1. I am deeply concerned about the near disappearance of shared facts. The first presidential debate, and undoubtedly all the future debates, were/will be filled with disputes over supposed facts. I fear that the lack of a shared reality in our public life is increasing cynicism about our political process. I am a pretty well-schooled policy wonk, but it took me days to sift through blow-by-blow fact checking after the first presidential debate.
2. I am deeply concerned that we often cannot get straight talk from the candidates about what they value. Mainly we hear attacks from opponents projecting such values onto their adversaries. Thus Barack Obama tells us that Mitt Romney values the wealthy and wants to protect their privileges. Romney in turn tells us that Obama values big government and wants to protect its excessive power. While I believe these discussions are perhaps a bit more illuminating than our interminable fact-throwing, greater honesty from each candidate about what they truly value would be helpful.
3. I am deeply concerned that we have been trained to reduce citizenship to the advance of self-interest or corporate interests. I participated in an election forum recently in which the speaker essentially counseled a vote for Obama because his health care plan meant more jobs for people of the speaker's particular health profession. Meanwhile the Romney/Ryan campaign has reprised the Reagan question of whether we are better off than four years ago. And the Citizens United decision unleashes corporate self-interest on an even more massive scale into the American political process.
4. And of course, the policymaking process involving shifting coalitions of lawmakers pragmatically acting on a case by case basis to advance the national interest seems like a scene from an old black-and-white movie. Ideological polarization has made "law-making" very rare indeed, and coalitions stay frozen in amber across left-right lines, with occasional rare exceptions.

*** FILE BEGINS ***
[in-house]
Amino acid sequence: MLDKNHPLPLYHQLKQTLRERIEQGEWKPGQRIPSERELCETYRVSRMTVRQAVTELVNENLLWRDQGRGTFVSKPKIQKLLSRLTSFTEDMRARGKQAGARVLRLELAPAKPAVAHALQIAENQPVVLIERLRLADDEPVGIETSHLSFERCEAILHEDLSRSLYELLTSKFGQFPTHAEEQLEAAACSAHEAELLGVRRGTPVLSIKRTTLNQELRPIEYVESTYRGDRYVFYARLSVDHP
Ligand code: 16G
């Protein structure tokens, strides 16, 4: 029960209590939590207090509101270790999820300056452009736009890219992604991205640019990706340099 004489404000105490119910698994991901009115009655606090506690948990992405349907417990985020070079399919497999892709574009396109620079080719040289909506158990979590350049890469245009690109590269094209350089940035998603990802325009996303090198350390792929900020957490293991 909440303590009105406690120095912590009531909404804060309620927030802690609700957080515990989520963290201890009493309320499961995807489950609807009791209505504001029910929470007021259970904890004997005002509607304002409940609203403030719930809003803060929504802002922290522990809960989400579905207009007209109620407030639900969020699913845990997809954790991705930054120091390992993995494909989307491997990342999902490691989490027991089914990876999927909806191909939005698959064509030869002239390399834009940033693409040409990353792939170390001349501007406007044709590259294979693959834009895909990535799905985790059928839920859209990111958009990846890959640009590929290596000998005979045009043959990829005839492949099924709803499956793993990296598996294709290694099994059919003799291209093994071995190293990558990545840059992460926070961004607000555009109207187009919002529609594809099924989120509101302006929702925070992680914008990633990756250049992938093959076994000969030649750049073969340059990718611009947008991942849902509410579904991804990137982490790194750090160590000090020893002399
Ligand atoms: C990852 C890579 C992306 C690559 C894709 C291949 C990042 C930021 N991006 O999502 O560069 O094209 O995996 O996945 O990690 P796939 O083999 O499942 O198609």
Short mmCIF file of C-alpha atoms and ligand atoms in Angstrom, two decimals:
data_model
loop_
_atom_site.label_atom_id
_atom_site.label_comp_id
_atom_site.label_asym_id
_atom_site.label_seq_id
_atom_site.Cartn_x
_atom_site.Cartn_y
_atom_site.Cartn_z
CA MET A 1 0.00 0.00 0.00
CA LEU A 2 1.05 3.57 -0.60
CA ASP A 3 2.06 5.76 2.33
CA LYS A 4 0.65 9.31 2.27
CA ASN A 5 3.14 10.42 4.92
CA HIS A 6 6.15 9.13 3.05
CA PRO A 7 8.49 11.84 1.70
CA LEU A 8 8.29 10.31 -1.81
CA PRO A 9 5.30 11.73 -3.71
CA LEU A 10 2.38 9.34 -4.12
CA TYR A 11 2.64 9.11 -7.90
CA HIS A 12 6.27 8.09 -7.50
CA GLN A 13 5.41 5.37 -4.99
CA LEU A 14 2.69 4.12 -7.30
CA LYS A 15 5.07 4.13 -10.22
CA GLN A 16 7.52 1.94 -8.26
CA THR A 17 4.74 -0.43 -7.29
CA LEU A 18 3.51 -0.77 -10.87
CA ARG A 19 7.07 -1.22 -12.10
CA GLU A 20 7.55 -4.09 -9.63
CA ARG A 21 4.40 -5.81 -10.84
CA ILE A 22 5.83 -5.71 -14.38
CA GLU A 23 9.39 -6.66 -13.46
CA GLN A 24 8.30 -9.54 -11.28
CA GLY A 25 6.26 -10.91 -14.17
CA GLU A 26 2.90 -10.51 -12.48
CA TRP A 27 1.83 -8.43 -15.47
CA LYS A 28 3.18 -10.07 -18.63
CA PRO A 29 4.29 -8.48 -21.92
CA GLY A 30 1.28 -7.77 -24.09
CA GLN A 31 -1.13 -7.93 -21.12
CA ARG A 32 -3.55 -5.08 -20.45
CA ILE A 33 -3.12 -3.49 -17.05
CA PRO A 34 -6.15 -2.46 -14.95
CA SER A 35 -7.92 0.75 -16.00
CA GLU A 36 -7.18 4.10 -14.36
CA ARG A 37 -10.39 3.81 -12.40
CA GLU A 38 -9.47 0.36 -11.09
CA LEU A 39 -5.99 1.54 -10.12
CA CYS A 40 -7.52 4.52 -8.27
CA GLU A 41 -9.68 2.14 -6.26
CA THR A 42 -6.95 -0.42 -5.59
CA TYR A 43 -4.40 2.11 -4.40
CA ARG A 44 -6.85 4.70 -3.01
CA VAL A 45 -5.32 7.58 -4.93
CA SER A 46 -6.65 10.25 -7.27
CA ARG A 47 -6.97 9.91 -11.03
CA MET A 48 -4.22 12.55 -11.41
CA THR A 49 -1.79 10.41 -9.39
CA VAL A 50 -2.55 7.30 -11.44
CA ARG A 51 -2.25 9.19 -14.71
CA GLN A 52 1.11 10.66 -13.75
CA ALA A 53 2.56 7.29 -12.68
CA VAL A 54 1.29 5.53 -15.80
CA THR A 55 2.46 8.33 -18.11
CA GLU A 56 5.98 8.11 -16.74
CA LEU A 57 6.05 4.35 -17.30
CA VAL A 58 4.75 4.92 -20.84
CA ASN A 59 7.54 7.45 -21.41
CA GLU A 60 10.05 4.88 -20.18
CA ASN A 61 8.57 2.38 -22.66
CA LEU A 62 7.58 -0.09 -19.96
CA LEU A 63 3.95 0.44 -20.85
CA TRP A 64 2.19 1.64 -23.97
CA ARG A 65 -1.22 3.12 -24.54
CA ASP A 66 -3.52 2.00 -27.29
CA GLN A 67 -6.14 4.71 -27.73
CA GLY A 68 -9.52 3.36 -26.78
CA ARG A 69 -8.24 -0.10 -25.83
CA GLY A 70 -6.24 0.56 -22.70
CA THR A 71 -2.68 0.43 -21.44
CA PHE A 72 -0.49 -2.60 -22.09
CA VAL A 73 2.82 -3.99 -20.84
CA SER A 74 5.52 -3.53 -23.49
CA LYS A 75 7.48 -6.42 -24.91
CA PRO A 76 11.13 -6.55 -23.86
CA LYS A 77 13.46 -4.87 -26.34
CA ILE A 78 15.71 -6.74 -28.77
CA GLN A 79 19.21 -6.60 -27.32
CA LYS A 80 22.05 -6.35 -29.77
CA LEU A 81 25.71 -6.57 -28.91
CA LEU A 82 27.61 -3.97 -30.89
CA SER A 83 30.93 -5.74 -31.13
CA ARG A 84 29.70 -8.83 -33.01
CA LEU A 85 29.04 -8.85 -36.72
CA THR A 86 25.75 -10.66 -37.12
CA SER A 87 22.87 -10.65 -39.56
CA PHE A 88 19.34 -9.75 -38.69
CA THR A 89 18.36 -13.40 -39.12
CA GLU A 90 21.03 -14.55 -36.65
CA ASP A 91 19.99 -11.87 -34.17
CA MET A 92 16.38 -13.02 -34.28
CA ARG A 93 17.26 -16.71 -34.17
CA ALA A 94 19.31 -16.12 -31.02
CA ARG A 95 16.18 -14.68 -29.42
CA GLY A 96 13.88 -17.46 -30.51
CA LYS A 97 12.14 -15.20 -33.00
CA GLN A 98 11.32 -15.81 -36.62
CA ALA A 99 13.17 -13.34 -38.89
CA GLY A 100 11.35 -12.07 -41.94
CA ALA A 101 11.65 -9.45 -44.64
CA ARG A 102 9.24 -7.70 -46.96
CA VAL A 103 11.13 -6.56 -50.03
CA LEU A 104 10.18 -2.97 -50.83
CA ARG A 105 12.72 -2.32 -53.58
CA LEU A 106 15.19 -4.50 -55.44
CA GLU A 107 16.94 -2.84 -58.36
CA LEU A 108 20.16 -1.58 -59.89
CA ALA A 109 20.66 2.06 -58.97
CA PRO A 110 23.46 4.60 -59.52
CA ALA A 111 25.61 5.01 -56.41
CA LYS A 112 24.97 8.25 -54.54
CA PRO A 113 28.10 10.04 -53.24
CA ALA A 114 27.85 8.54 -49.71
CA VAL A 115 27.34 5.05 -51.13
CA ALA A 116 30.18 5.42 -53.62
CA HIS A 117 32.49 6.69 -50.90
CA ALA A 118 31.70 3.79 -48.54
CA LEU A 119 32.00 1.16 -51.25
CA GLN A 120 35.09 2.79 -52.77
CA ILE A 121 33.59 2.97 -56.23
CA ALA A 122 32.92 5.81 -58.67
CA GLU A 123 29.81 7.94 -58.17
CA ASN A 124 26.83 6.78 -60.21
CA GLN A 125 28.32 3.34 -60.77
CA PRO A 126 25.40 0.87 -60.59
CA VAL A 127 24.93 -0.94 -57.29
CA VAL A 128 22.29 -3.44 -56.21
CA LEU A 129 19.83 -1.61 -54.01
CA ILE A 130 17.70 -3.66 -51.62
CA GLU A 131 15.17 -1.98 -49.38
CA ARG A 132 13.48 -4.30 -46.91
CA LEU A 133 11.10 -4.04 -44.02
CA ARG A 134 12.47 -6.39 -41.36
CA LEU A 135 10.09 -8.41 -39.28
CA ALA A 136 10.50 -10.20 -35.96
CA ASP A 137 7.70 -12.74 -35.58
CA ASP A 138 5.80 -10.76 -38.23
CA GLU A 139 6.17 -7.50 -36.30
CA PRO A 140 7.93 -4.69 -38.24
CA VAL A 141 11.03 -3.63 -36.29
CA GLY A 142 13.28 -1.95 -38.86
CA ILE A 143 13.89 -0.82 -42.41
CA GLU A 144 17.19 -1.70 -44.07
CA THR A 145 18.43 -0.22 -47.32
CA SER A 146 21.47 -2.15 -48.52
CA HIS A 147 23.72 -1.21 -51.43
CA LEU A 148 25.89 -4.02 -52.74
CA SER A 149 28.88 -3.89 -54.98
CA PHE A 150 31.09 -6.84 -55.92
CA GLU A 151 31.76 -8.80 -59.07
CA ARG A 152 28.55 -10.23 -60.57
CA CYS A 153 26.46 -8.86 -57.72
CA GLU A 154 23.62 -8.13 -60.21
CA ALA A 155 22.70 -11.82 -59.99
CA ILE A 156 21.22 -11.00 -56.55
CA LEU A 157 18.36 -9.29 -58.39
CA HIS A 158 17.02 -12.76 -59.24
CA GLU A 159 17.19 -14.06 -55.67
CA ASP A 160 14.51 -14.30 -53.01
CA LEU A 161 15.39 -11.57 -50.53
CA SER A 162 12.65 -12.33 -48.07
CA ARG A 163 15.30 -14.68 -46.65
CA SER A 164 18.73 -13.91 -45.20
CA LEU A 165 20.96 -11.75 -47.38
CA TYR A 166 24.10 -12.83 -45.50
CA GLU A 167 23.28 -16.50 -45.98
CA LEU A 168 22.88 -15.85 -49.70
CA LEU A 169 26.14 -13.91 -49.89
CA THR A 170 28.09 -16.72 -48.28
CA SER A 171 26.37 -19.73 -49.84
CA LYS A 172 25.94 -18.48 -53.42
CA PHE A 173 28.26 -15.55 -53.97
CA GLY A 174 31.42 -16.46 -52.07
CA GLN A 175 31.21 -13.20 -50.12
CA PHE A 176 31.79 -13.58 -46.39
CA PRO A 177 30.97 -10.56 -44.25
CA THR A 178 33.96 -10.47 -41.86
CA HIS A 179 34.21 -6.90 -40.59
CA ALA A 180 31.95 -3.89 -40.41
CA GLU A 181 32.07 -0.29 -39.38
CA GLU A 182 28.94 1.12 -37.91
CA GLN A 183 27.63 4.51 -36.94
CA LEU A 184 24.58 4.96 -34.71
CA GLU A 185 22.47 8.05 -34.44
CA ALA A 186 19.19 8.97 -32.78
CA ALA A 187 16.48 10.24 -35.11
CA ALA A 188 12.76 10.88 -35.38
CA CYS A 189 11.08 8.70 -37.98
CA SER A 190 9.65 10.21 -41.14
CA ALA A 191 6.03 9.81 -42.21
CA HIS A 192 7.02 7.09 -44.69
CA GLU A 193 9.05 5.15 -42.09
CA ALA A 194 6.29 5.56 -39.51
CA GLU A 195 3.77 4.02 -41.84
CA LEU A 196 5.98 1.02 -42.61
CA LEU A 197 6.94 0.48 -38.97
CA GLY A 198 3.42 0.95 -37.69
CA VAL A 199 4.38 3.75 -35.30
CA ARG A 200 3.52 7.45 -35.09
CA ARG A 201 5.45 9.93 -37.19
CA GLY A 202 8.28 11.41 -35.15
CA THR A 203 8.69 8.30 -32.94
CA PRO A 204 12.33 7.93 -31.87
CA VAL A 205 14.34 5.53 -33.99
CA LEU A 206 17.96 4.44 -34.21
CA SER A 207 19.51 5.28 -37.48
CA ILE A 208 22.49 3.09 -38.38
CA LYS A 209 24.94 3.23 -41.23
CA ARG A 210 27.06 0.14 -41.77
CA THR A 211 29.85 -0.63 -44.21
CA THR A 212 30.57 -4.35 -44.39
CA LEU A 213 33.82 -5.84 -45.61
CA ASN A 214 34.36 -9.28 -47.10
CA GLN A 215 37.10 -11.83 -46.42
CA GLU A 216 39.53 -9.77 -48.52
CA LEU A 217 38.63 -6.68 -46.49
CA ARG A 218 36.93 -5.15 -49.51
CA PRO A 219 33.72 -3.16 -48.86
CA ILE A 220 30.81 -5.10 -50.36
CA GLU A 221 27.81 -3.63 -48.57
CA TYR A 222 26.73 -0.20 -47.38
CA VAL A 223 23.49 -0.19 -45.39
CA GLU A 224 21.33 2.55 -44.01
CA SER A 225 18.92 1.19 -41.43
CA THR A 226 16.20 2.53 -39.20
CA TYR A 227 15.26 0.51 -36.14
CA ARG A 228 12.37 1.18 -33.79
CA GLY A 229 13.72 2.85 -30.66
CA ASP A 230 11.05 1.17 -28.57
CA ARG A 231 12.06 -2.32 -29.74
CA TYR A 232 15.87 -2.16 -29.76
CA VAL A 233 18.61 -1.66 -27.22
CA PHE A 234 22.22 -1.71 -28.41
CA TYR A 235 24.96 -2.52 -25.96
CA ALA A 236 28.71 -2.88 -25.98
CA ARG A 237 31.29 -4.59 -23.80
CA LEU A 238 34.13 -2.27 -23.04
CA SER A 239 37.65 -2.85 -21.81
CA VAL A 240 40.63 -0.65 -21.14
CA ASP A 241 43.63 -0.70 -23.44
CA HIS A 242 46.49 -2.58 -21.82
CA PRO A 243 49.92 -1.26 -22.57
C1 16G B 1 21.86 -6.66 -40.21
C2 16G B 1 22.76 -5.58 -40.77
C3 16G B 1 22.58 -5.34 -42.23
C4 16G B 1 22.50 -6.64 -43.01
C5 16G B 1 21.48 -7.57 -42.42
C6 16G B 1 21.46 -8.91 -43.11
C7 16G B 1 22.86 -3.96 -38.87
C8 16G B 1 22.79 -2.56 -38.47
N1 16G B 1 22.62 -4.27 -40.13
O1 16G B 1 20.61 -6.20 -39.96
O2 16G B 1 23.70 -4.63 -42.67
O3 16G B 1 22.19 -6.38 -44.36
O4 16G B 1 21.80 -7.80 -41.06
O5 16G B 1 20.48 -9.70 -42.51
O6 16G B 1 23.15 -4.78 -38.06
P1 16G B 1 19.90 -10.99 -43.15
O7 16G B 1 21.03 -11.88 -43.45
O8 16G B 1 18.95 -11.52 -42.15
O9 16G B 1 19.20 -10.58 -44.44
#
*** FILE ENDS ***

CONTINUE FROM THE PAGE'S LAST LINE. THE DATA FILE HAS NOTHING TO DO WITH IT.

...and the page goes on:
I hope that our Alternative Political Conversation has offered hope of better possibilities for our public life: fact claims that stand up to objective tests, clear statements of values rooted in well-argued Christian worldviews, and a vision of the national (and global, and even divine) interest that extends beyond tawdry bottom-line thinking. I certainly sense in every setting that I am involved in a deep, groaning impatience with politics as it is, and a hunger for something better--something more like this "alternative political conversation."
I will not advise how to vote. I imagine most of our readers long ago decided what they would do. I do know that when I look at the policy positions of each candidate, and party, I cannot find anything that looks like a coherent Christian public vision. That is not the kind of world we live in, or the kind of country we are. On November 6, each of us will be forced to make a "least bad" choice and move ahead afterwards, trying to be the best Christian citizens we can be. It is good to know that God is still sovereign, that the gates of hell shall not prevail against the church, and that one day Christ will return.